- Bank of England’s Tenreyro says that the UK’s productivity growth is set to increase in the coming years.
- 10 years since the financial crisis, Tenreyro believes that the UK’s banks are returning to normal and this will help boost productivity.
- “The post-crisis productivity drag from finance should disappear as deleveraging runs its course,” Tenreyro said in a lecture at Queen Mary, University of London.
LONDON – Silvana Tenreyro, a member of the Bank of England’s crucial Monetary Policy Committee has sounded an upbeat tone on Britain’s sclerotic productivity growth, saying that the UK can improve its output by placing itself at the “technological frontier” in years to come.
Delivering the annual Peston Lecture at Queen Mary, University of London on Monday night, Tenreyro – who was giving her first public speech as a member of the MPC – also said that Britain’s banks are finally returning to normal after the trauma of the financial crisis, and are likely to help productivity rise in the UK going forward.
“The post-crisis productivity drag from finance should disappear as deleveraging runs its course,” Tenreyro said.
“The sector’s post-crisis performance has been as poor as its pre-crisis performance was strong. Credit and deposit growth have been weak as banks and households have sought to deleverage,” she continued.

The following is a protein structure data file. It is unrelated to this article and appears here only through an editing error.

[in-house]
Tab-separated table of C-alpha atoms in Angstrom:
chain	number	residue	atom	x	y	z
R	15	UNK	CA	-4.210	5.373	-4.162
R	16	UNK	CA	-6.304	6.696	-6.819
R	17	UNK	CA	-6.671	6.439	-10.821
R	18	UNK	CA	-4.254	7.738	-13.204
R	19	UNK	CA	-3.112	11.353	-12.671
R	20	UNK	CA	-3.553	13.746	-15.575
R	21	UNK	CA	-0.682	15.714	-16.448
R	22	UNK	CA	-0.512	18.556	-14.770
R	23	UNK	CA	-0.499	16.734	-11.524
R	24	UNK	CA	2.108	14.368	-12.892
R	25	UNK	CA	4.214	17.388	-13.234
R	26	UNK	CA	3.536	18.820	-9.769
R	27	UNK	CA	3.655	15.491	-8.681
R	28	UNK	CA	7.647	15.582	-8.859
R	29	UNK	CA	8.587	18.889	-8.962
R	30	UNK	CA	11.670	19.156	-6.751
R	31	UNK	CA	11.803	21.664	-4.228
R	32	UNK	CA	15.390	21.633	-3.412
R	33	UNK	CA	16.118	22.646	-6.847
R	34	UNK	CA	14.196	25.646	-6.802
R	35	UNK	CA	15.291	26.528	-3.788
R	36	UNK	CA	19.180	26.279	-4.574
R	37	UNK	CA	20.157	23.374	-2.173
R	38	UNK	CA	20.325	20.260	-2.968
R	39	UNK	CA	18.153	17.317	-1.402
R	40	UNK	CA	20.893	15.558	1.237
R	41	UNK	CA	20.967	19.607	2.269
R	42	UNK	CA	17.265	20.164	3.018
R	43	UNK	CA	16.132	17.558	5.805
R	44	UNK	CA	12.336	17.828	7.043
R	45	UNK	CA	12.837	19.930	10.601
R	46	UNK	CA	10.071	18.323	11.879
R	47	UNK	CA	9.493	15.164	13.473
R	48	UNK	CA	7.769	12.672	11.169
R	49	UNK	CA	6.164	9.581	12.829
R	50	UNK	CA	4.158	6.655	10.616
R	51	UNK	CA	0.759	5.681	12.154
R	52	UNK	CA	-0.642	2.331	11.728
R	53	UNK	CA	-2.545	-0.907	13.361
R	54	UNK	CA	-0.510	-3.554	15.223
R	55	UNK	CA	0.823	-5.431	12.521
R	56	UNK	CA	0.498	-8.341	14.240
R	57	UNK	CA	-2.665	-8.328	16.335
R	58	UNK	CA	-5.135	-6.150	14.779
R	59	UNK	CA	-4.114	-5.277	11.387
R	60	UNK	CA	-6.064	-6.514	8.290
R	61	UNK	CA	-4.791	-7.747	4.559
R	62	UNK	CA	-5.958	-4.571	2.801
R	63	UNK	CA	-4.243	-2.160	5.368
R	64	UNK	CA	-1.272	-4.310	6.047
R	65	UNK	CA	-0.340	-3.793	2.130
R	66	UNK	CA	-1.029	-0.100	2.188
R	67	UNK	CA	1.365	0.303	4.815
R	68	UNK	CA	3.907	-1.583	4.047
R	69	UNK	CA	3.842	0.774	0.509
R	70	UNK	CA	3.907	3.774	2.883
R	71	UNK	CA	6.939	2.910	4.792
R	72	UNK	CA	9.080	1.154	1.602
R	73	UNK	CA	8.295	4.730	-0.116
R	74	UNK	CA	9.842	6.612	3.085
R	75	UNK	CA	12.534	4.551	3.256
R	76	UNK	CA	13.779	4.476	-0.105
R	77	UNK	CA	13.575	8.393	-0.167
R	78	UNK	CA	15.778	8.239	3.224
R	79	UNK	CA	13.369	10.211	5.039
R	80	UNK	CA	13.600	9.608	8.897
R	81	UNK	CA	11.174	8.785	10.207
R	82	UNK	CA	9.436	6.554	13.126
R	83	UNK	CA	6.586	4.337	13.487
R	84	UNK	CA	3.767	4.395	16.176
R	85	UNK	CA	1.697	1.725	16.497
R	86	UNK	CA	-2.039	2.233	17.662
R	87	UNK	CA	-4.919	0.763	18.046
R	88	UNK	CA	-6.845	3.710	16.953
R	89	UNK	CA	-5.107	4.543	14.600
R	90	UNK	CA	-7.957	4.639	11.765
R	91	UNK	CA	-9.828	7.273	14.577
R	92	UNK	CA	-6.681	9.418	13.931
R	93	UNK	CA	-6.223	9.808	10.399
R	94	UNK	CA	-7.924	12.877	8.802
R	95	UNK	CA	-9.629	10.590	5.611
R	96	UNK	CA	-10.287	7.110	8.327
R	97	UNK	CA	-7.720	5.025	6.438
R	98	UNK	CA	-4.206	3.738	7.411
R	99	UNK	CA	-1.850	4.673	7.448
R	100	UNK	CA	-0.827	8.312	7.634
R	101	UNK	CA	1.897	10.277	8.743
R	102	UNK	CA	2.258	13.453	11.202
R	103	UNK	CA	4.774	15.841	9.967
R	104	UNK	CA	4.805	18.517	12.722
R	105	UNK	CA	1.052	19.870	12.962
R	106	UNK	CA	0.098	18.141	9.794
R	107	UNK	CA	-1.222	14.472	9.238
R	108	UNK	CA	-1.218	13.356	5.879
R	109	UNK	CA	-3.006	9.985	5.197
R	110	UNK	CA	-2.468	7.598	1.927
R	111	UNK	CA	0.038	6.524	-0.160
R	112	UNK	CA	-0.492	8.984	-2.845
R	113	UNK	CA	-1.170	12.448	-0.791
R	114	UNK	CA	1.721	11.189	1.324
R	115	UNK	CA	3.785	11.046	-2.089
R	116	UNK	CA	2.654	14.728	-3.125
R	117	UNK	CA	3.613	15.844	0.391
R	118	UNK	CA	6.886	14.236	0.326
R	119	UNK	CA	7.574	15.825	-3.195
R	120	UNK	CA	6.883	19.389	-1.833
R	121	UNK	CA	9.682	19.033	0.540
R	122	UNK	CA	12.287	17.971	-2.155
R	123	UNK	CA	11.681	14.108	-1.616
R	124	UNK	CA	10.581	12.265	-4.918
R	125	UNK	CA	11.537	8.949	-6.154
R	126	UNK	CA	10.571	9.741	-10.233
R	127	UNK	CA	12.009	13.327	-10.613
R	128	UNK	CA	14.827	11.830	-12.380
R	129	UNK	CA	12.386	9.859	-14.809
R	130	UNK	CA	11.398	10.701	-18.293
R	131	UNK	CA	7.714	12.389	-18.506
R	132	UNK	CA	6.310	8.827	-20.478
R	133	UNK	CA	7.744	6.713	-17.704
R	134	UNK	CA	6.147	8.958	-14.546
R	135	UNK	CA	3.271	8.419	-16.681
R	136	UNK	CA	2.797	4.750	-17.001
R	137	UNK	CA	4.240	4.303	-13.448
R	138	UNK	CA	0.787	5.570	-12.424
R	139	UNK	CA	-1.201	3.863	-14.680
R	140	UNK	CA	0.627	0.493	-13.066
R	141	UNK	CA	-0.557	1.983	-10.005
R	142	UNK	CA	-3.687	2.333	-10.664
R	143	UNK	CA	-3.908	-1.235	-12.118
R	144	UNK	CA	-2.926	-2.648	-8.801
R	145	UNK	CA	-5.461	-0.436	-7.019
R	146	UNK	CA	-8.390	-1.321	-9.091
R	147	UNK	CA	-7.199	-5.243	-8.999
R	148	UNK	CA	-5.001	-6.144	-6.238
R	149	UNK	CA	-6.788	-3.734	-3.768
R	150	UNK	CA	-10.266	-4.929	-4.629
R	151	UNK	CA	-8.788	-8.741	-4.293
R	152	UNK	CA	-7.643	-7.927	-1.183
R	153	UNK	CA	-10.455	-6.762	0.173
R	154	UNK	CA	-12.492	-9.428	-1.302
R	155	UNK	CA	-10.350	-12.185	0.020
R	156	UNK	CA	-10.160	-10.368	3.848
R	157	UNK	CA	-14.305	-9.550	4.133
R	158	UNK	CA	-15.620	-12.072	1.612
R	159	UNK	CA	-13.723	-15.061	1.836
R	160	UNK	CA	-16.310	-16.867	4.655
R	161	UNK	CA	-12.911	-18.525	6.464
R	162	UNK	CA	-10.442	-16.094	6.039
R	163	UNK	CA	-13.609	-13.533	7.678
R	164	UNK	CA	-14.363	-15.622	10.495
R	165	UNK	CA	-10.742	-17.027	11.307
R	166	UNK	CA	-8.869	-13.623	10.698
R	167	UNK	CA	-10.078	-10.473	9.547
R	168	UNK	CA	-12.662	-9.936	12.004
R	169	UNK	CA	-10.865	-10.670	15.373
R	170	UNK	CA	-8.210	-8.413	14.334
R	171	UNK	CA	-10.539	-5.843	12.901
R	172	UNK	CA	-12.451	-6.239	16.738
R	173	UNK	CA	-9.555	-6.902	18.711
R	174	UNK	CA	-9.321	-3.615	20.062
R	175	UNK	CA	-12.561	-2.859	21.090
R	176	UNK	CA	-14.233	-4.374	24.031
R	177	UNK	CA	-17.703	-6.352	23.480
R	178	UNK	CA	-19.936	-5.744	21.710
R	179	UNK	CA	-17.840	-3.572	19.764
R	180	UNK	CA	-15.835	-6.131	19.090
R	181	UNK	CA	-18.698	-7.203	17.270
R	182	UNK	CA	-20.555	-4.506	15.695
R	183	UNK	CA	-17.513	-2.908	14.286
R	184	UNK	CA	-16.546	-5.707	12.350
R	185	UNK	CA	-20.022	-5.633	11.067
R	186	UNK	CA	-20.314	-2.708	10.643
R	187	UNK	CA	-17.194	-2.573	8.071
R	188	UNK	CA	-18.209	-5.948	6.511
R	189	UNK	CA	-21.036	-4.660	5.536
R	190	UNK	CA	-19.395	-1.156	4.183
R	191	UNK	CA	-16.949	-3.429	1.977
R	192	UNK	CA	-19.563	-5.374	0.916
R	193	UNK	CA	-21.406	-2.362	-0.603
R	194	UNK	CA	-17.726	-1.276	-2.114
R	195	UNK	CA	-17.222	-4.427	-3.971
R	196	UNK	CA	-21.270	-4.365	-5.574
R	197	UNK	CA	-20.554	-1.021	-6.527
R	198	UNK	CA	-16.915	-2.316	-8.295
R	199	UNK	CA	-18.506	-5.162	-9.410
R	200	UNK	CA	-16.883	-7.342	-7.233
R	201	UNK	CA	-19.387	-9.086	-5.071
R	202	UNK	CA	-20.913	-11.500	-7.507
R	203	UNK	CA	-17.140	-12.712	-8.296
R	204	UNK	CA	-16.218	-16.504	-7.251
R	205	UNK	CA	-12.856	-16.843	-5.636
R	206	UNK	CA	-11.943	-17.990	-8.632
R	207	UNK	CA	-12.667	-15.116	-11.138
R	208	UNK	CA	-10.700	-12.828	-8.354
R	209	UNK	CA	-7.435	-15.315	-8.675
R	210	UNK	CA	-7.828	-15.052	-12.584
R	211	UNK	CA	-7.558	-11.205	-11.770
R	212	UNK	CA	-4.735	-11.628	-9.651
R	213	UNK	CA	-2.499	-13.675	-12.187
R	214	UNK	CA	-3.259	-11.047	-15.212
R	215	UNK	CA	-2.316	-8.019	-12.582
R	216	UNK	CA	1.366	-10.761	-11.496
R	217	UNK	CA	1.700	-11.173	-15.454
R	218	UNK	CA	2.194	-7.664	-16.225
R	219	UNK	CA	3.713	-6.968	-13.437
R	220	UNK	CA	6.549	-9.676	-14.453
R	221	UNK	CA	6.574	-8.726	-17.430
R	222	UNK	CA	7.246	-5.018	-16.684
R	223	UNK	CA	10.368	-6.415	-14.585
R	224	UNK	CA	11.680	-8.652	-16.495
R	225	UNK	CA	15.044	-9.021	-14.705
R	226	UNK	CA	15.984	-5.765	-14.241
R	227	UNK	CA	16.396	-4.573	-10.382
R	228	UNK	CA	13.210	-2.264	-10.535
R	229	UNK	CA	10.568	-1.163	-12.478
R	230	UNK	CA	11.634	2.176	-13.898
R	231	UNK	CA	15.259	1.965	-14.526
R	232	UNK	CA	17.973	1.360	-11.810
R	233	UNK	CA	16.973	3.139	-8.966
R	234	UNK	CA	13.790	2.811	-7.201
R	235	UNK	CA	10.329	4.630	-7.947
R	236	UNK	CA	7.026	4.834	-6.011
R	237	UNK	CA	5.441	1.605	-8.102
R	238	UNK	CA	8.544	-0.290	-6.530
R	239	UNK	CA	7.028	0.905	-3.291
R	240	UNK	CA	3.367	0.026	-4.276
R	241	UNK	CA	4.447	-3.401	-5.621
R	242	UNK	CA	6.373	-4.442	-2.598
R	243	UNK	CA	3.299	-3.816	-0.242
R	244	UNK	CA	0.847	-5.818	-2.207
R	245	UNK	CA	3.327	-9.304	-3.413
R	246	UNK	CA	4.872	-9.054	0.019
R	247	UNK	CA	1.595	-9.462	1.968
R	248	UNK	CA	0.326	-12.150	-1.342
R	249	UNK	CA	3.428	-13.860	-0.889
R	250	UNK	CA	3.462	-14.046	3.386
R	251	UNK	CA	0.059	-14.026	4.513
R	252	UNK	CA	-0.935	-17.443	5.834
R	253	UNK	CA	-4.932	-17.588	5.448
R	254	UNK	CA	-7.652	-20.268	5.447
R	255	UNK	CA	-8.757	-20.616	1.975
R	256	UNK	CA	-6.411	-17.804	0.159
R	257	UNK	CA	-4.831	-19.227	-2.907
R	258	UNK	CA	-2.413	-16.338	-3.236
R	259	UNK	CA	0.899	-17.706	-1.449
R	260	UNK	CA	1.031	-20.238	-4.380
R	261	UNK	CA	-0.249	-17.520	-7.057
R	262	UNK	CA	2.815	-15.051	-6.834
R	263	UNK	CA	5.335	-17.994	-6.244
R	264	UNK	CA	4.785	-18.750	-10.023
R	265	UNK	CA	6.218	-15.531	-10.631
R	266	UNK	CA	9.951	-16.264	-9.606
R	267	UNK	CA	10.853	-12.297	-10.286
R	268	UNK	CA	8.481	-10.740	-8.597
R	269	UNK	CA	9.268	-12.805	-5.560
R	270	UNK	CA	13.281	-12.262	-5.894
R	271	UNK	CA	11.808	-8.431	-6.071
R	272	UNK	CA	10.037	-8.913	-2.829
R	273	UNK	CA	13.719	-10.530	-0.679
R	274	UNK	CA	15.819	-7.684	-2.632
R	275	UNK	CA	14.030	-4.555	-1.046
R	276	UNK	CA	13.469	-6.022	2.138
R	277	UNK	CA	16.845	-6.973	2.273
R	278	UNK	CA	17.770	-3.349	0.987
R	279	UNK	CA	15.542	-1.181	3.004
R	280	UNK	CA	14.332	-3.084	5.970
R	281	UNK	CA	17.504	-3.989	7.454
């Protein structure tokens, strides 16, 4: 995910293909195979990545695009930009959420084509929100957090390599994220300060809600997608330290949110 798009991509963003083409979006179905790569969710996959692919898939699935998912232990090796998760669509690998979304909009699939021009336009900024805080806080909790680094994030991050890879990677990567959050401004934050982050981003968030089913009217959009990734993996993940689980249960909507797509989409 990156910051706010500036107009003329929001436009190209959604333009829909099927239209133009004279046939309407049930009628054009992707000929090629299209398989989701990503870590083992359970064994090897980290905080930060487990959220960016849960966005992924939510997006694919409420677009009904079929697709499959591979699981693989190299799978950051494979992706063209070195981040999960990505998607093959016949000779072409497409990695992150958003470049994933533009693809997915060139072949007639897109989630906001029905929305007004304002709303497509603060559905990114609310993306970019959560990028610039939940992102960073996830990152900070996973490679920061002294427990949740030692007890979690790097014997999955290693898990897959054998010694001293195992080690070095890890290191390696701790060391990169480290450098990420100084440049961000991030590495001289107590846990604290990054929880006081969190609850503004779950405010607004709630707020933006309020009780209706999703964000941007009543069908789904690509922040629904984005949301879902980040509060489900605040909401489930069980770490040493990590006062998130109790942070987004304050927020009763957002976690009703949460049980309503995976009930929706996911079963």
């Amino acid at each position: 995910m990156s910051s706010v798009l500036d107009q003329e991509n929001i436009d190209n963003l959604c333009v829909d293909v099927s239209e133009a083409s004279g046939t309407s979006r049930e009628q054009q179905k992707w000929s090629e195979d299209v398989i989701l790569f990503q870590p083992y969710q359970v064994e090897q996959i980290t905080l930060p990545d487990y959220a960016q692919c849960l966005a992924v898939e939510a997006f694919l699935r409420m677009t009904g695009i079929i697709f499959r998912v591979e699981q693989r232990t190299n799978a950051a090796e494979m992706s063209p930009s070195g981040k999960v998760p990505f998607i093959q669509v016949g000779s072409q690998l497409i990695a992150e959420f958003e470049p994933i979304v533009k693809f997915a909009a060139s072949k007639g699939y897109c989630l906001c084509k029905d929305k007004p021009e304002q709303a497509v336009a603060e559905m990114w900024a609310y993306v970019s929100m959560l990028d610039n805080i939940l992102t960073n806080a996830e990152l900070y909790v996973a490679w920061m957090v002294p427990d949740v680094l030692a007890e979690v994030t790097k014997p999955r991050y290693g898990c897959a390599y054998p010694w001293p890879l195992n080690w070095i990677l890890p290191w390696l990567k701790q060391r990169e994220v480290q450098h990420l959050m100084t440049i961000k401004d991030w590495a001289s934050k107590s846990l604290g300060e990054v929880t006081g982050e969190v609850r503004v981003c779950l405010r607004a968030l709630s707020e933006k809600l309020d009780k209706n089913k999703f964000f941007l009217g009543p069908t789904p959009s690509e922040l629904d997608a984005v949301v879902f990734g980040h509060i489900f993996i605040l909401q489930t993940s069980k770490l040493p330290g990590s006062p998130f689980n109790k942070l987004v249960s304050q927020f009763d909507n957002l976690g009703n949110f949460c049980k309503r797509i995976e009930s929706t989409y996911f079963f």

“But those processes have largely run their course. Looking ahead, a neutral projection might assume that the performance of the finance industry begins to move in lockstep with aggregate GDP and productivity in the rest of the economy. Relative to the past few years, that would amount to a helpful boost to productivity growth.”
Here’s Tenreyro’s chart:
Prior to the crisis, the UK’s banks were one of the main drivers of growing productivity, but once it hit and losses started to mount, banks were forced to enter survival mode, helping drag on the UK’s overall productivity.
Growth has been virtually non-existent in the last 10 years, leading Bank of England Governor Mark Carney in December 2016 to describe the last 10 years as “the first lost decade since the 1860s” when “Karl Marx was scribbling in the British Library.”
During her speech, Tenreyro also urged that the markets to not overestimate how quickly the BoE is set to raise interest rates going forward. The bank hiked for the first time since the crisis last November, and indicated that further hikes would be forthcoming in 2018 and 2019. Tenreyro, however, is in no rush.
She did, however, acknowledge that “if the economy evolves as in our November forecast, with steadily increasing domestic inflationary pressures, I expect perhaps a couple more increases in Bank Rate will be required over the next three years.”
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